We’re soon to publish The Anointed: Evangelical Truth in a Secular Age, by Randall J. Stephens and Karl W. Giberson. The book is an exploration of intellectual authority within evangelicalism, a seemingly insular world in which, according to Stephens and Giberson, the teachings of dubiously credentialed leaders are favored over the word of secular experts in the arts and sciences. We invited Stephens and Giberson, who each have roots in evangelicalism, to answer a few questions about evangelical truth and its place in American life.
Q: Recent observers, including Ryan Lizza in The New Yorker, regard statements like Michele Bachmann’s endorsement of evangelical historian and philosopher Francis Schaeffer as anomalous or bizarre. But you argue that huge numbers of Americans embrace ideas like these. Can you explain how beliefs that appear extreme to outside observers can seem mainstream to their Evangelical adherents?
Many of the extreme and puzzling beliefs of evangelicals—like dinosaurs being contemporary with humans—are beliefs that they are raised with. Trusted but uninformed authorities in evangelical churches and religious schools present these ideas to laypeople and ministers so often and so convincingly that many grow up accepting them as obviously true.
Q: In The Anointed, you discuss knowledge authorities in diverse fields—history, evolutionary science, and psychology, among other domains. What threads connect these figures?
There are two threads that run through our Anointed authorities. The first is an appealing “Christianizing” of the ideas. David Barton “Christianizes” American history; Ken Ham “Christianizes” the science of our origins; James Dobson “Christianizes” social science, including the definition of the family. The “Christianizing” of these ideas, by default, undermines the credibility of secular ideas that might challenge the positions promoted by the Anointed leaders.
The second thread is old-fashioned American anti-intellectual populism. Barton, Ham, Dobson, and other Anointed leaders tend to make no effort to engage the fields they claim to represent. Barton never subjects his claims about American history to peer review in a journal. Ken Ham and James Dobson do no scientific research. In the secular world ideas get vetted in the academy through peer review in technical journals; then they appear in serious but more popular outlets; and then finally they might get discussed on the radio. The ideas of the Anointed cut out all these middlemen and appear immediately on the radio or television.
Q: What does the embrace of figures like the ones you describe in The Anointed mean for America?
Widespread acceptance of these ideas, if not reversed, portends disaster for America. Take the rejection of evolution for example, which may not be a serious social problem by itself. Anointed leaders convince their followers to reject evolution by undermining the credibility of the scientific community. The resulting widespread distrust of the scientific community—often portrayed as atheistic, anti-religious, ideological—undermines the credibility of everything the scientific community says, including its conclusions about climate change, the dangers of fracking, the importance of ecosystems, the need for vaccinating children, and so on. In the social sciences, homophobia—a social challenge under any condition—is nurtured by promoting nonsense about homosexuality being a bad life choice that can be reversed through religiously oriented therapy. And more nonsense about God condemning homosexuality. The result is ongoing marginalization and even persecution of a minority group.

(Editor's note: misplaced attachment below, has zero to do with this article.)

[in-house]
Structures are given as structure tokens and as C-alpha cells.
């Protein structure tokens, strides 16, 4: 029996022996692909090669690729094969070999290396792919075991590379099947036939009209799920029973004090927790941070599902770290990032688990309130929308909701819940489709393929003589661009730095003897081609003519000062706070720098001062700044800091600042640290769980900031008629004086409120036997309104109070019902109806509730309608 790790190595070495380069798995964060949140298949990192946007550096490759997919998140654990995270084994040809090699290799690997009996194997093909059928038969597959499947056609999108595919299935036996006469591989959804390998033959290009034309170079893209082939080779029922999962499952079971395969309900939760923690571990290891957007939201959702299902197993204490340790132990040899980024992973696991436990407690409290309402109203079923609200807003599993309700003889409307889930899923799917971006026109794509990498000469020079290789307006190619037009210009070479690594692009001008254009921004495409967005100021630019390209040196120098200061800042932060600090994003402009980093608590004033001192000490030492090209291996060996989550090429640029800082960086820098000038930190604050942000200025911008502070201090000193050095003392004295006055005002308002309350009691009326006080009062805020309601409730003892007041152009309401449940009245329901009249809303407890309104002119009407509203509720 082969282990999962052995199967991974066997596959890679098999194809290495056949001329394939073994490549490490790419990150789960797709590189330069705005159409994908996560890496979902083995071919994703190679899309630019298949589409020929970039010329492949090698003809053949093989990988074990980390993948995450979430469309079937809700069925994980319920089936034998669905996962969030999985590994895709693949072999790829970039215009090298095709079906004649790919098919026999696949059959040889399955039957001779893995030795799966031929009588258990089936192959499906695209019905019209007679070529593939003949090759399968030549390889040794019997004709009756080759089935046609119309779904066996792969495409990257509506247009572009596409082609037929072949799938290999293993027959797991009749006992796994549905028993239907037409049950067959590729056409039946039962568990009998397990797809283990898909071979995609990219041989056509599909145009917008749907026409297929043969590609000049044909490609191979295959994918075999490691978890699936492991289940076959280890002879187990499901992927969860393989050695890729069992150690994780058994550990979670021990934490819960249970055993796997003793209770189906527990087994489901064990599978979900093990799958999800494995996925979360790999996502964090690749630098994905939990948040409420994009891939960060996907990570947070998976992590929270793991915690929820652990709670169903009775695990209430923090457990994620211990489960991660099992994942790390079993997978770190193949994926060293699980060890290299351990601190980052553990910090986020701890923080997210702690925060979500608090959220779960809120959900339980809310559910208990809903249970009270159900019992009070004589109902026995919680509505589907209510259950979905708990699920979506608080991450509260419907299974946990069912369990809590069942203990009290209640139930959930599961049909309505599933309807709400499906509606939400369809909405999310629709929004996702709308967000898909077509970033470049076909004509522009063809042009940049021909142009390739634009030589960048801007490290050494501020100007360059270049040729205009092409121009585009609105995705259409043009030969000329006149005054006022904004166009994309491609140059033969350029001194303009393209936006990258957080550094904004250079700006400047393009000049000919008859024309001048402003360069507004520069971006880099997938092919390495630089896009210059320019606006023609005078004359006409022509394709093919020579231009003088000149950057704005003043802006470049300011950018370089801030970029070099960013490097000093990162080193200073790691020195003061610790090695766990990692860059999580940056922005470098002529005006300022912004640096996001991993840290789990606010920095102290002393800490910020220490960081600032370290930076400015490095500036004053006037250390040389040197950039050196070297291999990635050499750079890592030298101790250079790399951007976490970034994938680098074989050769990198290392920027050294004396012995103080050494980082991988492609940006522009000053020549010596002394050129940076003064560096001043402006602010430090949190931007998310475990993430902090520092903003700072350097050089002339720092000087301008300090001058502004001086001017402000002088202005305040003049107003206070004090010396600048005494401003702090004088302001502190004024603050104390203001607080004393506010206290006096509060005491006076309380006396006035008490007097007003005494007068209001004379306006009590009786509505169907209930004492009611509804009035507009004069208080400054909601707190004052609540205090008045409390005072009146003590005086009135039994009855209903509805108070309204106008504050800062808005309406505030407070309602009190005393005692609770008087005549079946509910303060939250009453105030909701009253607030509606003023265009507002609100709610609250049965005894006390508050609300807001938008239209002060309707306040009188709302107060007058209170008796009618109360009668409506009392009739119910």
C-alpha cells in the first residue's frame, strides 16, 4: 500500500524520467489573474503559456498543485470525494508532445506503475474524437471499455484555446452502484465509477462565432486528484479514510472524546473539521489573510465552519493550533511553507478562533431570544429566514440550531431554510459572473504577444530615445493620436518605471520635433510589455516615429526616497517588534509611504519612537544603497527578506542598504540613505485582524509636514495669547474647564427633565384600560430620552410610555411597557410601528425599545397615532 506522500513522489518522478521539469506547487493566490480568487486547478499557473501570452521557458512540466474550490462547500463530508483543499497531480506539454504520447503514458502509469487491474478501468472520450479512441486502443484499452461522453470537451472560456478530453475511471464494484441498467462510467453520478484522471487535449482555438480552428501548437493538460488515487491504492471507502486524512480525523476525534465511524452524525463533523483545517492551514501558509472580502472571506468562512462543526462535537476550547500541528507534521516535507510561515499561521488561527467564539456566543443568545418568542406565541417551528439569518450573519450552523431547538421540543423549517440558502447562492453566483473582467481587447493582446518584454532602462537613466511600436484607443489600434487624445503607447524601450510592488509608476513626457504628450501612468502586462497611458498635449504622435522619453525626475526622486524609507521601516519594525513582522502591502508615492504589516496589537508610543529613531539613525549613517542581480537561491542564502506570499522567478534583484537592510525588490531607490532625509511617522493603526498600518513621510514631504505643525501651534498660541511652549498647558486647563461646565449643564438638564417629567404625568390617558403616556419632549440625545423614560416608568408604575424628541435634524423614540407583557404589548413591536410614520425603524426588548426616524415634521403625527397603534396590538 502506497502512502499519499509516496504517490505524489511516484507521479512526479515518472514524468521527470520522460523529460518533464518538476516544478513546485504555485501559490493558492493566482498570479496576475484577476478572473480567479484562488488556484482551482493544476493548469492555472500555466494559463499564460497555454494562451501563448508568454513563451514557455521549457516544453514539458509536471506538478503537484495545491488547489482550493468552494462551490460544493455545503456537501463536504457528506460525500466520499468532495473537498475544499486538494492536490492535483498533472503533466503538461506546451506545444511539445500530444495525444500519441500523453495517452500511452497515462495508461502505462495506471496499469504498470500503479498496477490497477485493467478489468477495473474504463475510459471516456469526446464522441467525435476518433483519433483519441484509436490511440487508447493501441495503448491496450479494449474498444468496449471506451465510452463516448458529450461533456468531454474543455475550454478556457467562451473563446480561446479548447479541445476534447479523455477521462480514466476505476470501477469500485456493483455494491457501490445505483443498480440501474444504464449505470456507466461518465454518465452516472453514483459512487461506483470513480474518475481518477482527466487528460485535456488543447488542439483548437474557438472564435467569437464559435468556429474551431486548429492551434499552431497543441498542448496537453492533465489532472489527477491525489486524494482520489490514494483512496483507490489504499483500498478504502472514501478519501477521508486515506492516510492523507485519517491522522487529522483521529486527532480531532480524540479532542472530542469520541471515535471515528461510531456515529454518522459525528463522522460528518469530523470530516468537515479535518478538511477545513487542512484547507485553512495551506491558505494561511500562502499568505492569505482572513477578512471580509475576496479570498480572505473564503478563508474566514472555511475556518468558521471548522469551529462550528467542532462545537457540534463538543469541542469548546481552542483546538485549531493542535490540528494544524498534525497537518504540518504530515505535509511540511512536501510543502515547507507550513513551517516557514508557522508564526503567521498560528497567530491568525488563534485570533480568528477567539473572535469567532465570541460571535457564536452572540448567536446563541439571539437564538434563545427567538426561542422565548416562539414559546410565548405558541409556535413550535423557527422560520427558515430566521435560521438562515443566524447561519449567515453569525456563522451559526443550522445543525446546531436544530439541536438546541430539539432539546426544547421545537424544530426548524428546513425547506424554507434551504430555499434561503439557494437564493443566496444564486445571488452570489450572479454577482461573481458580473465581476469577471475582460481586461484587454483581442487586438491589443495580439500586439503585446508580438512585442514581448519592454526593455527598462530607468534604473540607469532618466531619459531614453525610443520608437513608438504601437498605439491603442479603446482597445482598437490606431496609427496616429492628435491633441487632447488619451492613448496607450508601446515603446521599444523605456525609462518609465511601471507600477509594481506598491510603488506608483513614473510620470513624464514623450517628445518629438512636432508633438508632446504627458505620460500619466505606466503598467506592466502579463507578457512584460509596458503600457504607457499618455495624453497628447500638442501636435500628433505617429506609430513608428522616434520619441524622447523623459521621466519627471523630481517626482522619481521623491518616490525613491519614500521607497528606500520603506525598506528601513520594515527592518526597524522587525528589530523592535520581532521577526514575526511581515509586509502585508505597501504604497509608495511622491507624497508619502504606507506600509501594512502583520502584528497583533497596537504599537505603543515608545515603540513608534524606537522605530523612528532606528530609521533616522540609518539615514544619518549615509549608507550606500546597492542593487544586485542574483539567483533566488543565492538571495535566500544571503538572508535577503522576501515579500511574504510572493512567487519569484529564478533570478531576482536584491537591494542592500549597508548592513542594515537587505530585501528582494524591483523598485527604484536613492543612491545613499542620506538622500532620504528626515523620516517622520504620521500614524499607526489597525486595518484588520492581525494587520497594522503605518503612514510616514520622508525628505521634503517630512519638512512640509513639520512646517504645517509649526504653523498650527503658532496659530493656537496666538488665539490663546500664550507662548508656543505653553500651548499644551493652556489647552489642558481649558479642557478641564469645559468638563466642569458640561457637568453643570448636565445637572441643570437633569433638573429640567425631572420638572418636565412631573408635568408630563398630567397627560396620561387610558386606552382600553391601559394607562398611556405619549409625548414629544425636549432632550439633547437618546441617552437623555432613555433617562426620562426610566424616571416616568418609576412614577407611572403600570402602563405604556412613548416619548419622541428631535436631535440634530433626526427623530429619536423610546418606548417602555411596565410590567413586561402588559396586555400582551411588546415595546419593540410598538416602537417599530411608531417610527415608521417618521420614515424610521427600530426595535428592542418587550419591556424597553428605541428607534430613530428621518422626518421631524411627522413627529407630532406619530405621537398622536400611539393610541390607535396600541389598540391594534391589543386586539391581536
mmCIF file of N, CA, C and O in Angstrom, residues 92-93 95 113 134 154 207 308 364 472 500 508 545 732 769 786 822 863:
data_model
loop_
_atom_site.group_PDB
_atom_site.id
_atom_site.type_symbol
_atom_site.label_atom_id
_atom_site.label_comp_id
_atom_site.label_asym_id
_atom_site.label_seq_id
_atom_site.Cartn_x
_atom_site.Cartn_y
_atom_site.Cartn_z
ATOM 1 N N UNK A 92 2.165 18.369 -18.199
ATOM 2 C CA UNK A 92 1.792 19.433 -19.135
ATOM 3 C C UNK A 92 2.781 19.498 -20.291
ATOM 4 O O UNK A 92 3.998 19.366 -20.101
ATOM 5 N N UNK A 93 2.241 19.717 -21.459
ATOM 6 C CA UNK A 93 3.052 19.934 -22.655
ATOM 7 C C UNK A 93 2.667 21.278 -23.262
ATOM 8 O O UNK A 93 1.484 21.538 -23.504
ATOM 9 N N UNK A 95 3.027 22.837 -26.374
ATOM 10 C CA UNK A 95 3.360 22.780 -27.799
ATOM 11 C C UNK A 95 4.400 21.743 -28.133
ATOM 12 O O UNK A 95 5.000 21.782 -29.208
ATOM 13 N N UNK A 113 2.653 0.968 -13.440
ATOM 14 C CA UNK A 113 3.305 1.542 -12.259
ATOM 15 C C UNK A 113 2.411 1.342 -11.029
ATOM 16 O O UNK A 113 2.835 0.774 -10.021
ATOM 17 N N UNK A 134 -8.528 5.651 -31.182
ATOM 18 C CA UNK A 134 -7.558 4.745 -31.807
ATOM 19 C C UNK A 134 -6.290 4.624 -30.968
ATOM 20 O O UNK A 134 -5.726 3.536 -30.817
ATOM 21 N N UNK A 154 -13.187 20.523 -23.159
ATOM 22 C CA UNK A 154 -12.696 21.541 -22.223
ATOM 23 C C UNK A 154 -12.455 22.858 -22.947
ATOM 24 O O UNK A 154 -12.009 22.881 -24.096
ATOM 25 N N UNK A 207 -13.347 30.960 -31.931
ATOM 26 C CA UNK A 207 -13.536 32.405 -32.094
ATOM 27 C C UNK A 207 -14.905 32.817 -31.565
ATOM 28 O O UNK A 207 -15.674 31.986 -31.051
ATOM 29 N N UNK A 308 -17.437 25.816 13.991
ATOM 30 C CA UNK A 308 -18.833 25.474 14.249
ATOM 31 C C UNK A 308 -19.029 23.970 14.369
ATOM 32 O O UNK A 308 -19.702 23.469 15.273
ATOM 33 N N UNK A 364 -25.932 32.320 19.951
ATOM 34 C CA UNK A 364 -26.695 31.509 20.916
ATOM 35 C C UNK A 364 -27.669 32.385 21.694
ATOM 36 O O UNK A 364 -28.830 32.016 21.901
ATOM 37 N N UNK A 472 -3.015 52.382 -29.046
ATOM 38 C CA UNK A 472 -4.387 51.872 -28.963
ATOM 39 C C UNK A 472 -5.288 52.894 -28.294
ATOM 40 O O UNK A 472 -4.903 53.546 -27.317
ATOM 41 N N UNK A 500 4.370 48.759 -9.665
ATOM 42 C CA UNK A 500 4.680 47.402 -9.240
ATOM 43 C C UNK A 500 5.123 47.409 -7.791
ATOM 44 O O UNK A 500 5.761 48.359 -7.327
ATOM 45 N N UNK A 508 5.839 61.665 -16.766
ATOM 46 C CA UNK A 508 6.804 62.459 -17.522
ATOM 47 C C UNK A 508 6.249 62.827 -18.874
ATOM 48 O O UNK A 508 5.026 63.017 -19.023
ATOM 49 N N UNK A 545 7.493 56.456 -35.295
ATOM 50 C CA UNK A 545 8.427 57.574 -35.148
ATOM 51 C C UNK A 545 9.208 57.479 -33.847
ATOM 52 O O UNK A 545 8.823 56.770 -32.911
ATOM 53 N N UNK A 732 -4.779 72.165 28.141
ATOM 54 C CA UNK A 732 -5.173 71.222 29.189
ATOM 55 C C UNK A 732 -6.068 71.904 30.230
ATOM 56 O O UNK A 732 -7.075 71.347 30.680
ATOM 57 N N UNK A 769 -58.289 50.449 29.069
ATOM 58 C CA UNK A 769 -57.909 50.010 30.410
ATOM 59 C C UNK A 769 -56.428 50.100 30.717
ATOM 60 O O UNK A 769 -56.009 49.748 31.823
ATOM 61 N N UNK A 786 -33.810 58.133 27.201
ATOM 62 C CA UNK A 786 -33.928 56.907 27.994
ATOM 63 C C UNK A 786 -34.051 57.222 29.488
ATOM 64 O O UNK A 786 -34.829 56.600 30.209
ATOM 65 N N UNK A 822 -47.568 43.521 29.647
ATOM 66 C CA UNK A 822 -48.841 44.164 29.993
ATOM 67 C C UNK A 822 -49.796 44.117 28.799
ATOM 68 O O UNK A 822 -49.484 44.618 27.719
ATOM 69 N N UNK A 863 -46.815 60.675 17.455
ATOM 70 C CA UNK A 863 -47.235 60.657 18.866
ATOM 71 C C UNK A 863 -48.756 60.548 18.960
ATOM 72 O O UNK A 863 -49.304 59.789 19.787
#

Q: Do you see analogues for these kinds of beliefs elsewhere in American history? Is there something about Americans that makes us receptive to theories disproven by secular authorities?
The problems created by Anointed leaders today have ample historical precedent, which is one reason we need to be cautious. The subordination of women is an example that, to this day, is nurtured with biblical proof texts, even in the face of overwhelming evidence that women are more than capable of assuming positions of leadership and authority.
The issue for Americans is not secular authorities per se. Most Americans are fine paying good money for “secular” expertise from their dentists, surgeons, and landscapers. The issue is anti-intellectual populism, which resonates deeply with evangelical self-understanding. We celebrate the resourceful “cowboy” who can make his own way on the frontier, without the support of a social safety net; we love the moral simplicity of “Dirty Harry” because he does what is right, even in the face of a complicated bureaucratic system that opposes him. There is something deeply “American” about Rick Perry telling a schoolboy that in Texas children are taught “both creation and evolution” and encouraged to make up their own minds because they are “smart enough.” This is utter nonsense, of course, but it has great popular appeal.
We should be very fearful of a populist Republican administration that would, through the Supreme Court, remove the barriers that have kept creationism and intelligent design out of our public schools. All we have to do is look at the curriculum in evangelical schools to see what such an administration would intuitively think was the best for America’s children.
[For more, read Karl W. Giberson’s HUP Blog post on the Anointed leaders of the religious right from this past May, a recent post by Randall J. Stephens on the Religion in American History blog, or listen to a radio interview with Stephens.]